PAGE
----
Atlanti’s Gregoire Mivelaz highlights the three major events of Q3 that impacted his investment universe: earnings, bond call dates and the reopening of primary markets. He believes given we are now in a late credit cycle, credit quality matters for investors. And he notes that market mispricing is continuing to lead to opportunities.
Jian Shi Cortesi notes that weak sentiment in China is keeping Chinese equities at very low valuations, due to the soft economic growth, real estate drag and the ongoing China-US rivalry. However, she is optimistic about long-term prospects, with the conviction that in the long term earnings growth will drive stock prices.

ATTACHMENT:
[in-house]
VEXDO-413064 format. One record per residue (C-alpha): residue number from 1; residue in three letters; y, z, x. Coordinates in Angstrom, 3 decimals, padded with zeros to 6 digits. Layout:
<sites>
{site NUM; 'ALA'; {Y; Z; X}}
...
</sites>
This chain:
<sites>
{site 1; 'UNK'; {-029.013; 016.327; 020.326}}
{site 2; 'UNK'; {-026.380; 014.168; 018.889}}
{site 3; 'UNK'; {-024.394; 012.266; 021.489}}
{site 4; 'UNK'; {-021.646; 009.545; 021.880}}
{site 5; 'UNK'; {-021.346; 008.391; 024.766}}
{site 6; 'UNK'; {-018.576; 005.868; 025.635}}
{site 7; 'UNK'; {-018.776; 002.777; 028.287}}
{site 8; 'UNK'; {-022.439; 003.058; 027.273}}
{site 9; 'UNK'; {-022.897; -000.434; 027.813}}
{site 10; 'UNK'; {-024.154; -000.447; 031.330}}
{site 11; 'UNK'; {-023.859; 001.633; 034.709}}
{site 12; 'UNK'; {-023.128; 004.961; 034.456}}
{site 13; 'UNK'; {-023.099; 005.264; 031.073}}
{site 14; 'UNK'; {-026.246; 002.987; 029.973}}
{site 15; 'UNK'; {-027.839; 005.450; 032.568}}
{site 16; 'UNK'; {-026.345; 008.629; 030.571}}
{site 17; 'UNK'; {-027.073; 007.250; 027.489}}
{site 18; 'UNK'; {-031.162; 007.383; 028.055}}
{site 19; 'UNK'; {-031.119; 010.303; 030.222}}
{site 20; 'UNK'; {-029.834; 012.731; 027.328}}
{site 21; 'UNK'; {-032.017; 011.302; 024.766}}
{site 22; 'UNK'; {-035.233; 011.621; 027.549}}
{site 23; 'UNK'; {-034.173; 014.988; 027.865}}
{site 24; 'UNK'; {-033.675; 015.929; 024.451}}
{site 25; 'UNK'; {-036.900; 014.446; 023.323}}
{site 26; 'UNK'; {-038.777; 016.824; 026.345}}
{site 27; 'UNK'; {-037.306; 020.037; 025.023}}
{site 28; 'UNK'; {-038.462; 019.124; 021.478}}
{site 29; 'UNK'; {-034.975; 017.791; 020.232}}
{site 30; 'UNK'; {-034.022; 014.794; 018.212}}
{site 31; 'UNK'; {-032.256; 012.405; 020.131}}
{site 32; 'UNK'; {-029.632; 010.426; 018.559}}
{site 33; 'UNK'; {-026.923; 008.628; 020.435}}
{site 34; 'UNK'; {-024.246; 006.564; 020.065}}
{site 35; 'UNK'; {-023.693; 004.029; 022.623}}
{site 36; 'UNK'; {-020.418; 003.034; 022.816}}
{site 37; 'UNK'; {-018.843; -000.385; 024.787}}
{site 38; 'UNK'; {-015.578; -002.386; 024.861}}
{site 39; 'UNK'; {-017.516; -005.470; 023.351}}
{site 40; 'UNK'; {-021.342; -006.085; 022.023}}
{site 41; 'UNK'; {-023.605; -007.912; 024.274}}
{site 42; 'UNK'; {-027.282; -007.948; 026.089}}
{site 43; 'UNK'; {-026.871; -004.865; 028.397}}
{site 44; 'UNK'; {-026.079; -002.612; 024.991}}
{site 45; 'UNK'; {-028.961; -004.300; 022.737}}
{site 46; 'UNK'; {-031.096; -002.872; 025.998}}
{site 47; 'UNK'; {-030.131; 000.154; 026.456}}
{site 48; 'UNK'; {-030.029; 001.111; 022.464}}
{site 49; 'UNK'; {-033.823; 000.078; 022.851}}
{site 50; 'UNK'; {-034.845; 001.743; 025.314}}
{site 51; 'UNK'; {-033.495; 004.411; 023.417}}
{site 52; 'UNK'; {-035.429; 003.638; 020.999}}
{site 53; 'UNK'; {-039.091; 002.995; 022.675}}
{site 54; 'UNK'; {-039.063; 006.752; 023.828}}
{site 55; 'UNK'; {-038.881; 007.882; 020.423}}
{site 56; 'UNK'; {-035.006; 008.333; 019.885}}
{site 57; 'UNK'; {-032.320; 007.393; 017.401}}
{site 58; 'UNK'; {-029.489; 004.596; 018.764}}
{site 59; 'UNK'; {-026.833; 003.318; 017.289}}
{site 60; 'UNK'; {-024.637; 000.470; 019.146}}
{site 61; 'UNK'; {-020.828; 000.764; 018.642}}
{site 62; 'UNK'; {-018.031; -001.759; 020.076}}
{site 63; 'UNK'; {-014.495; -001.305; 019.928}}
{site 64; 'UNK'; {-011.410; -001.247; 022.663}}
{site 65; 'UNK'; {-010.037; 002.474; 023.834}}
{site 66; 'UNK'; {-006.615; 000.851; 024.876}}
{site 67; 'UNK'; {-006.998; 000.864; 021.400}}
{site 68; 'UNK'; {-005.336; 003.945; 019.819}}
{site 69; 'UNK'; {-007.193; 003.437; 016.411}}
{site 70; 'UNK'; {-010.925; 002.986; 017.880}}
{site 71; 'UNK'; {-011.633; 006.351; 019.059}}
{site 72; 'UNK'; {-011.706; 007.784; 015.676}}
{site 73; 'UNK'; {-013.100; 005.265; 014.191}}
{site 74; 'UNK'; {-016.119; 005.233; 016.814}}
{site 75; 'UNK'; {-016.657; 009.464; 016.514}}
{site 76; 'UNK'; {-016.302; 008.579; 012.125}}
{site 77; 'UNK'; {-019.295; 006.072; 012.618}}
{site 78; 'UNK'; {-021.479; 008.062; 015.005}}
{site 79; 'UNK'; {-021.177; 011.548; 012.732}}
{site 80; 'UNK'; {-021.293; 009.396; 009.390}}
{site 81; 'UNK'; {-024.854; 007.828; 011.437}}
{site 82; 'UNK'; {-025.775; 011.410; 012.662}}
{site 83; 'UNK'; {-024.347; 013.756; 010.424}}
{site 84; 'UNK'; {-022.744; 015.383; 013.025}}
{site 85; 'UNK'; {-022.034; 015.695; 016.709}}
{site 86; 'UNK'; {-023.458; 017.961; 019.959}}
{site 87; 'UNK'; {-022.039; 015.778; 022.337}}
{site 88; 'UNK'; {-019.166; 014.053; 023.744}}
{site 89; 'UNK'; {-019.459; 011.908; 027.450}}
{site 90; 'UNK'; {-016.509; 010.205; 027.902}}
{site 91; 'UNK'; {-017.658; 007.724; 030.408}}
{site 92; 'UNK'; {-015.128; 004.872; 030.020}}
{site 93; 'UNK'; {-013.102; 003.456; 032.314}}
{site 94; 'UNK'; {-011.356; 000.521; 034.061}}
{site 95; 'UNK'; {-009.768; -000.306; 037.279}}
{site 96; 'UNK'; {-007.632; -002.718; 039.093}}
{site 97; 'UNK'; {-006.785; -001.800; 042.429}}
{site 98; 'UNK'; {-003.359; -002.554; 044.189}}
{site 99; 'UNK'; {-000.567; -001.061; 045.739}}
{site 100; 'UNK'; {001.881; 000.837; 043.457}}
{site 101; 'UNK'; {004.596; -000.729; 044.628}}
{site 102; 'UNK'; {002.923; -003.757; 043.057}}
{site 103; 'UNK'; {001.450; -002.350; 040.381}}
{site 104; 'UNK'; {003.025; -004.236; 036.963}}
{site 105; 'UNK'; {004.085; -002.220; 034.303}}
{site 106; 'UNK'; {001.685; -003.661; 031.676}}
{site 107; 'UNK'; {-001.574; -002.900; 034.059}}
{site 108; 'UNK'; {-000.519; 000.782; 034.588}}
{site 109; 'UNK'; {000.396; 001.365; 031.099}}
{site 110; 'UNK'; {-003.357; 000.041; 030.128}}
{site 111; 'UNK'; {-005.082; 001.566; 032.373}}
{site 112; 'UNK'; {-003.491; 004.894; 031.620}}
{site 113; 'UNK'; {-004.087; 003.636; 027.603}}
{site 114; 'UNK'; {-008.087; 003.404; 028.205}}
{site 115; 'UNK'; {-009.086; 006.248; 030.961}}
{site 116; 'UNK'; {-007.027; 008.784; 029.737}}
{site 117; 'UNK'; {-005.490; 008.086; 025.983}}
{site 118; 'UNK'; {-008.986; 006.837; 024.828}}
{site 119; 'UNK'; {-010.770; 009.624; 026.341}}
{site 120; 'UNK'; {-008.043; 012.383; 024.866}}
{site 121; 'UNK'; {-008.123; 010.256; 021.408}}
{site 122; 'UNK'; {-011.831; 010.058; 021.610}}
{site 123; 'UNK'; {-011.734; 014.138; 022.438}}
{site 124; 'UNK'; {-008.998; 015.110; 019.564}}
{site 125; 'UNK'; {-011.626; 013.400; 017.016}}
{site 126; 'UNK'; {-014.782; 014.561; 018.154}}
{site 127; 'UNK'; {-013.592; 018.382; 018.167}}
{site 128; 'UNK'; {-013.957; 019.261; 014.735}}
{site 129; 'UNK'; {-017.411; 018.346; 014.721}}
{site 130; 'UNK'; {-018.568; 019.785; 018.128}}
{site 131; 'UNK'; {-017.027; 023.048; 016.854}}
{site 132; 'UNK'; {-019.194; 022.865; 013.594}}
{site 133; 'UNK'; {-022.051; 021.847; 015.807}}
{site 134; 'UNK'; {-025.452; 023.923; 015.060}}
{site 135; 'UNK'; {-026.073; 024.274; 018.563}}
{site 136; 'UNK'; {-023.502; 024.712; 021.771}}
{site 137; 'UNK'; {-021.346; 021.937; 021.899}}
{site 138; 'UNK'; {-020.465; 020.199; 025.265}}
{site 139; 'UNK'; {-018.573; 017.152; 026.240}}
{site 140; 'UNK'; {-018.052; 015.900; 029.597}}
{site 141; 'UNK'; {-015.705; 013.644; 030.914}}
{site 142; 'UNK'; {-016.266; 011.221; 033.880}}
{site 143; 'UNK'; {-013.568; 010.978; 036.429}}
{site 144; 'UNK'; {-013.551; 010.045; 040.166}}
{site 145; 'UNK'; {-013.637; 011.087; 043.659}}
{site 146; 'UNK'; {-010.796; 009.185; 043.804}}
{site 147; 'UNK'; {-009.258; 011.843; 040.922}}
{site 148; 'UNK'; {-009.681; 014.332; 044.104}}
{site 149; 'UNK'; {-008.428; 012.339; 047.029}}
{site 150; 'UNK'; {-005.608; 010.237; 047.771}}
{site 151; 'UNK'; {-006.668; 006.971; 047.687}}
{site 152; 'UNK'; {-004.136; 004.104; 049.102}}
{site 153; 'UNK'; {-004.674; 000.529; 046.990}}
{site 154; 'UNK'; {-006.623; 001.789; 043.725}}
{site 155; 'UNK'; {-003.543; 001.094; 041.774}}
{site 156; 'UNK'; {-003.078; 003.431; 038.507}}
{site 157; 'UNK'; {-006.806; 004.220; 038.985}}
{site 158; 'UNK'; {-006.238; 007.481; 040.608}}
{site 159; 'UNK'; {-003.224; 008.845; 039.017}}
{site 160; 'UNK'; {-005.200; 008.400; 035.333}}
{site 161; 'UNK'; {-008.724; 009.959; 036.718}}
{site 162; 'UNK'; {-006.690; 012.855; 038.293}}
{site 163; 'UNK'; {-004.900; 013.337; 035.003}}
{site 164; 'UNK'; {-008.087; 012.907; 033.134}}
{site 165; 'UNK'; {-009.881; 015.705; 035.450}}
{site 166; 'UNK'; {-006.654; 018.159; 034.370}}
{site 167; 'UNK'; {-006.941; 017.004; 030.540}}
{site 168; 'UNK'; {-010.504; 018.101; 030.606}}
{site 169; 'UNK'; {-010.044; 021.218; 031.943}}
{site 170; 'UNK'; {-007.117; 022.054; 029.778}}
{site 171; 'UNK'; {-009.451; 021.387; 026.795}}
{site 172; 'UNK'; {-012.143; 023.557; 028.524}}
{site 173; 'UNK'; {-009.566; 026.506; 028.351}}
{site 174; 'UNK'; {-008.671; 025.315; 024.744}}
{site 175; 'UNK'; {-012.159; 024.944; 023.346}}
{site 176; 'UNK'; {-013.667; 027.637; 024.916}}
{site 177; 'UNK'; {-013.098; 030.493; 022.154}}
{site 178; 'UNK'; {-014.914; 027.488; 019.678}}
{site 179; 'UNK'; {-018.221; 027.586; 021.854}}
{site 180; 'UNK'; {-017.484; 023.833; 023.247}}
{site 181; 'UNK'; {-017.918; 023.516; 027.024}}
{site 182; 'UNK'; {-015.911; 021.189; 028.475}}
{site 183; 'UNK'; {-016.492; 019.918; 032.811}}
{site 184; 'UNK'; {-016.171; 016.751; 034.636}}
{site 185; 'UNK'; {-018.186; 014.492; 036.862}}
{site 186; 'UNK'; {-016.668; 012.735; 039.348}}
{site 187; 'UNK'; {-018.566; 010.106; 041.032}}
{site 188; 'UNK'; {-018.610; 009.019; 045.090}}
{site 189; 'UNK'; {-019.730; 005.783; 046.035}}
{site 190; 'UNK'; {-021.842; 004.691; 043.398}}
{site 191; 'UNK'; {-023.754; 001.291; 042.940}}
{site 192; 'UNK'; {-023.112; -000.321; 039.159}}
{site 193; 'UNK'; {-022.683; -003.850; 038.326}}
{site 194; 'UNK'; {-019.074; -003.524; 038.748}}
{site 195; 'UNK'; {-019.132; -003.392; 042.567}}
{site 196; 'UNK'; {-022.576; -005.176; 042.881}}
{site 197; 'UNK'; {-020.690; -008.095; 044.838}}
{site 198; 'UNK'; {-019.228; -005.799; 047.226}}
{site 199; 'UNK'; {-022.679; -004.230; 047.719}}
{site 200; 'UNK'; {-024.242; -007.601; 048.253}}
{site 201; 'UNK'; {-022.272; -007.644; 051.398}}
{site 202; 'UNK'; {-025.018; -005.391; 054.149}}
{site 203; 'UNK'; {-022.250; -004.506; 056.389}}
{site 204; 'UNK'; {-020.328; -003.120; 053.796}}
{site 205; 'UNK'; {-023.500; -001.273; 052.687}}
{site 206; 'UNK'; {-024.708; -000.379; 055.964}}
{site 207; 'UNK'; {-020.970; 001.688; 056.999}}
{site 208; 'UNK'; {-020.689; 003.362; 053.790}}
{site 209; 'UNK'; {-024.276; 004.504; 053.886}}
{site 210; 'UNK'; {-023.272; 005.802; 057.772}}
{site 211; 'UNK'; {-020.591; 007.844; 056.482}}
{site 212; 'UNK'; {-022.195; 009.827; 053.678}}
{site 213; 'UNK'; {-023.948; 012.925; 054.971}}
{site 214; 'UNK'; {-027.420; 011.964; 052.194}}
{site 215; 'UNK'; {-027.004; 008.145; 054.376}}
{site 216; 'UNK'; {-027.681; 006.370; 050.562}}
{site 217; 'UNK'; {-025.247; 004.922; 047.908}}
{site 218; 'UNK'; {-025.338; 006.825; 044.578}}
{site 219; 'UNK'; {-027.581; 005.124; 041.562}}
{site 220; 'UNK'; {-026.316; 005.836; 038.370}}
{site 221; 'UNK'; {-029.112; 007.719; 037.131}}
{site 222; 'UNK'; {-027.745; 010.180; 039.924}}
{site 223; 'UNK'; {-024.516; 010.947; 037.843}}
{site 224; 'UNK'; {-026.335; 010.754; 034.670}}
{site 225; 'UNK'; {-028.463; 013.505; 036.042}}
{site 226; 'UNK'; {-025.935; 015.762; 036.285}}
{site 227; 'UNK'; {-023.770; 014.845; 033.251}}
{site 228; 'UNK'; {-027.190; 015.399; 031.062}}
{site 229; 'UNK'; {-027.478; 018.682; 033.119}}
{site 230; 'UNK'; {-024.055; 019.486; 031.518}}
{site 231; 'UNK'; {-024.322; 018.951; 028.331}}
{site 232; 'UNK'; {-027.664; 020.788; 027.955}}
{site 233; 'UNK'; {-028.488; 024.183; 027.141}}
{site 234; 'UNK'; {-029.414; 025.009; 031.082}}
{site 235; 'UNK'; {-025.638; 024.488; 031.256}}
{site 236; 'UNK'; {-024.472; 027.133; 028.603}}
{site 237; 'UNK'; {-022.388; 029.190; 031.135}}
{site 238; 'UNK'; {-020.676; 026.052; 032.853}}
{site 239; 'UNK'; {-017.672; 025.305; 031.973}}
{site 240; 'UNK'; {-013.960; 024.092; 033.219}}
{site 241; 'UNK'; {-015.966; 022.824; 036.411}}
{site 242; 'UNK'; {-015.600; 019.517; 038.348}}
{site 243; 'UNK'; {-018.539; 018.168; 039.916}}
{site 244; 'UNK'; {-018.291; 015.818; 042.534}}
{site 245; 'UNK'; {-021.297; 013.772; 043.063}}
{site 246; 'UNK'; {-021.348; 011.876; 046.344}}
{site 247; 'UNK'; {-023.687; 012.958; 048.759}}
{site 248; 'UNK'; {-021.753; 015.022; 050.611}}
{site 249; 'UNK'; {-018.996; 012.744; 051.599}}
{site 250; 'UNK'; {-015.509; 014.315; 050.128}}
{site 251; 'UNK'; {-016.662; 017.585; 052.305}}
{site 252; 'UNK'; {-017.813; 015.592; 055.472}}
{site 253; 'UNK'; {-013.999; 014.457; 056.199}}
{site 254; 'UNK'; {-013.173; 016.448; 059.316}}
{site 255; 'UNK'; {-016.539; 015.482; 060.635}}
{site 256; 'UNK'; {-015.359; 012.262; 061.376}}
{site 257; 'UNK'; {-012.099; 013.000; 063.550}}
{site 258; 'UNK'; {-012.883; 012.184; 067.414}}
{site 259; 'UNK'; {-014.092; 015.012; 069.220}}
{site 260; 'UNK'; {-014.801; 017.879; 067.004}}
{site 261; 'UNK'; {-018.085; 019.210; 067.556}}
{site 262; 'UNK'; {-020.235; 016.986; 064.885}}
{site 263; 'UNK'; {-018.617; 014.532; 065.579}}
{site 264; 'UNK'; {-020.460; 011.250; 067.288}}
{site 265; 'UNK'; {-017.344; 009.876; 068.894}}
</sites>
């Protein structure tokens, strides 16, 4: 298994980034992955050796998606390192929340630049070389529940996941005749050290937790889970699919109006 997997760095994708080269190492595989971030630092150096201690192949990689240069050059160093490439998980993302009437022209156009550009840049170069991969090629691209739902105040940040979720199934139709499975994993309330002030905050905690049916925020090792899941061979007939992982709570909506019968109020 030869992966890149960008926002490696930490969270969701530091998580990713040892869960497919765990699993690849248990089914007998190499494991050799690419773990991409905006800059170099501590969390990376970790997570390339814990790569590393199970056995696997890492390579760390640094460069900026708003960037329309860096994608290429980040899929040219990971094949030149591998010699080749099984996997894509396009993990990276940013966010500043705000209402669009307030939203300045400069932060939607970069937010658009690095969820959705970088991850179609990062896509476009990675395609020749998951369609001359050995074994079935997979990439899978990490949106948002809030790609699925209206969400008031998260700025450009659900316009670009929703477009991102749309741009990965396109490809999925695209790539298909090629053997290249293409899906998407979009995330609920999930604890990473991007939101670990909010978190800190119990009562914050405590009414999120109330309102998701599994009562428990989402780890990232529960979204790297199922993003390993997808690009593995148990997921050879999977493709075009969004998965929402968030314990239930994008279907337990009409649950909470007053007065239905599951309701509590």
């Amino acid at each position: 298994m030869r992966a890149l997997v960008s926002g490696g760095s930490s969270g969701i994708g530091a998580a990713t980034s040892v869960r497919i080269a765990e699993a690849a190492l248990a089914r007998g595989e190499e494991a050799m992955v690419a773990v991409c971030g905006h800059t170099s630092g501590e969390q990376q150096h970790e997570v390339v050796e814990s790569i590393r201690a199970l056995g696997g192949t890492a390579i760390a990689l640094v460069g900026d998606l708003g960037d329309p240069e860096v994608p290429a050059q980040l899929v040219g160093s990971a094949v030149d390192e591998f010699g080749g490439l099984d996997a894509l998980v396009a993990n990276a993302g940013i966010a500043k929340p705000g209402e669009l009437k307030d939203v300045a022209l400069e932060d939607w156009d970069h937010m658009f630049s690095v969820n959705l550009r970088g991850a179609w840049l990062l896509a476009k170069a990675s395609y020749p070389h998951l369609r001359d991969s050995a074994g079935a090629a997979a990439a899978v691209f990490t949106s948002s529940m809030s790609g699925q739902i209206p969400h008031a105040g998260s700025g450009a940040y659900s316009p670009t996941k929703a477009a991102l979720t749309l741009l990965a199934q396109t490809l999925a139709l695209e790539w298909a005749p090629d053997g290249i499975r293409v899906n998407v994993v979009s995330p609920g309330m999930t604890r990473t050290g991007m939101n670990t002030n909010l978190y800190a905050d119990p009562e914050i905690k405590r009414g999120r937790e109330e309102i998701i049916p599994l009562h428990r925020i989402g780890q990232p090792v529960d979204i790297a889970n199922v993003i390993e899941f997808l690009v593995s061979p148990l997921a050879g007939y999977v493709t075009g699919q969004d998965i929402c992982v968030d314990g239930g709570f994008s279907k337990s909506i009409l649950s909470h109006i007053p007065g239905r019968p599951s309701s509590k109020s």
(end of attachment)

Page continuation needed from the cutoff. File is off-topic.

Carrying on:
Niall Gallagher shares his views on the implications of rising real bond yields and why he thinks central banks will continue to have to fight inflation rather than deflation. Niall also discusses the sheer scale of capital required to enable the energy transition, and some of the companies he believes stand to capitalise.
At GAM Investments’ latest Active Thinking forum, David Dowsett reflects on why markets may have remained in relatively tight ranges in recent weeks, while Adrian Owens outlines his expectations for markets over the near- and medium-term, as well as where he sees opportunities going forward.